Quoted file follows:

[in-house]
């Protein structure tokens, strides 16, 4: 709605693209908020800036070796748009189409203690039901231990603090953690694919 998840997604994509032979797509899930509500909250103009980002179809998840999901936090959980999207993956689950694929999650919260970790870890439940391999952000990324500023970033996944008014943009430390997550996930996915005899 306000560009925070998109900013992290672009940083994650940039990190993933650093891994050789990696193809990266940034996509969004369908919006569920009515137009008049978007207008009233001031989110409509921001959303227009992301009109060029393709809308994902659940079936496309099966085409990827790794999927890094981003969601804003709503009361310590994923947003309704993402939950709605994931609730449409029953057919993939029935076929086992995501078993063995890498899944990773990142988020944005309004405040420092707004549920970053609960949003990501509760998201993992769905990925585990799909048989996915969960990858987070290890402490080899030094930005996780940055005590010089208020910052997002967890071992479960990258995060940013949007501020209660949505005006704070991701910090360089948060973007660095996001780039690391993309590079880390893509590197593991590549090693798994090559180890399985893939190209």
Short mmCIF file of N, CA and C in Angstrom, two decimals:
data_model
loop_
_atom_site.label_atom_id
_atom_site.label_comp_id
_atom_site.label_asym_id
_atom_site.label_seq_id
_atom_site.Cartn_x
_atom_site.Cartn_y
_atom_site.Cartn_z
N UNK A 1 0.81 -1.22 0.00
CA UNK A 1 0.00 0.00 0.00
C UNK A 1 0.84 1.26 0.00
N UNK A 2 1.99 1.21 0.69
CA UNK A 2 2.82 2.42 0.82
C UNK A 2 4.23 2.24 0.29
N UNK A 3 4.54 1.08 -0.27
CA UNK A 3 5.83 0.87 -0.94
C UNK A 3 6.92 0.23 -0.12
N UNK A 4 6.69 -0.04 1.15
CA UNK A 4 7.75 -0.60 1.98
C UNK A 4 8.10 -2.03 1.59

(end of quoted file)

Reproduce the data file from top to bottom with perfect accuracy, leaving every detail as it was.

[in-house]
């Protein structure tokens, strides 16, 4: 709605693209908020800036070796748009189409203690039901231990603090953690694919 998840997604994509032979797509899930509500909250103009980002179809998840999901936090959980999207993956689950694929999650919260970790870890439940391999952000990324500023970033996944008014943009430390997550996930996915005899 306000560009925070998109900013992290672009940083994650940039990190993933650093891994050789990696193809990266940034996509969004369908919006569920009515137009008049978007207008009233001031989110409509921001959303227009992301009109060029393709809308994902659940079936496309099966085409990827790794999927890094981003969601804003709503009361310590994923947003309704993402939950709605994931609730449409029953057919993939029935076929086992995501078993063995890498899944990773990142988020944005309004405040420092707004549920970053609960949003990501509760998201993992769905990925585990799909048989996915969960990858987070290890402490080899030094930005996780940055005590010089208020910052997002967890071992479960990258995060940013949007501020209660949505005006704070991701910090360089948060973007660095996001780039690391993309590079880390893509590197593991590549090693798994090559180890399985893939190209």
Short mmCIF file of N, CA and C in Angstrom, two decimals:
data_model
loop_
_atom_site.label_atom_id
_atom_site.label_comp_id
_atom_site.label_asym_id
_atom_site.label_seq_id
_atom_site.Cartn_x
_atom_site.Cartn_y
_atom_site.Cartn_z
N UNK A 1 0.81 -1.22 0.00
CA UNK A 1 0.00 0.00 0.00
C UNK A 1 0.84 1.26 0.00
N UNK A 2 1.99 1.21 0.69
CA UNK A 2 2.82 2.42 0.82
C UNK A 2 4.23 2.24 0.29
N UNK A 3 4.54 1.08 -0.27
CA UNK A 3 5.83 0.87 -0.94
C UNK A 3 6.92 0.23 -0.12
N UNK A 4 6.69 -0.04 1.15
CA UNK A 4 7.75 -0.60 1.98
C UNK A 4 8.10 -2.03 1.59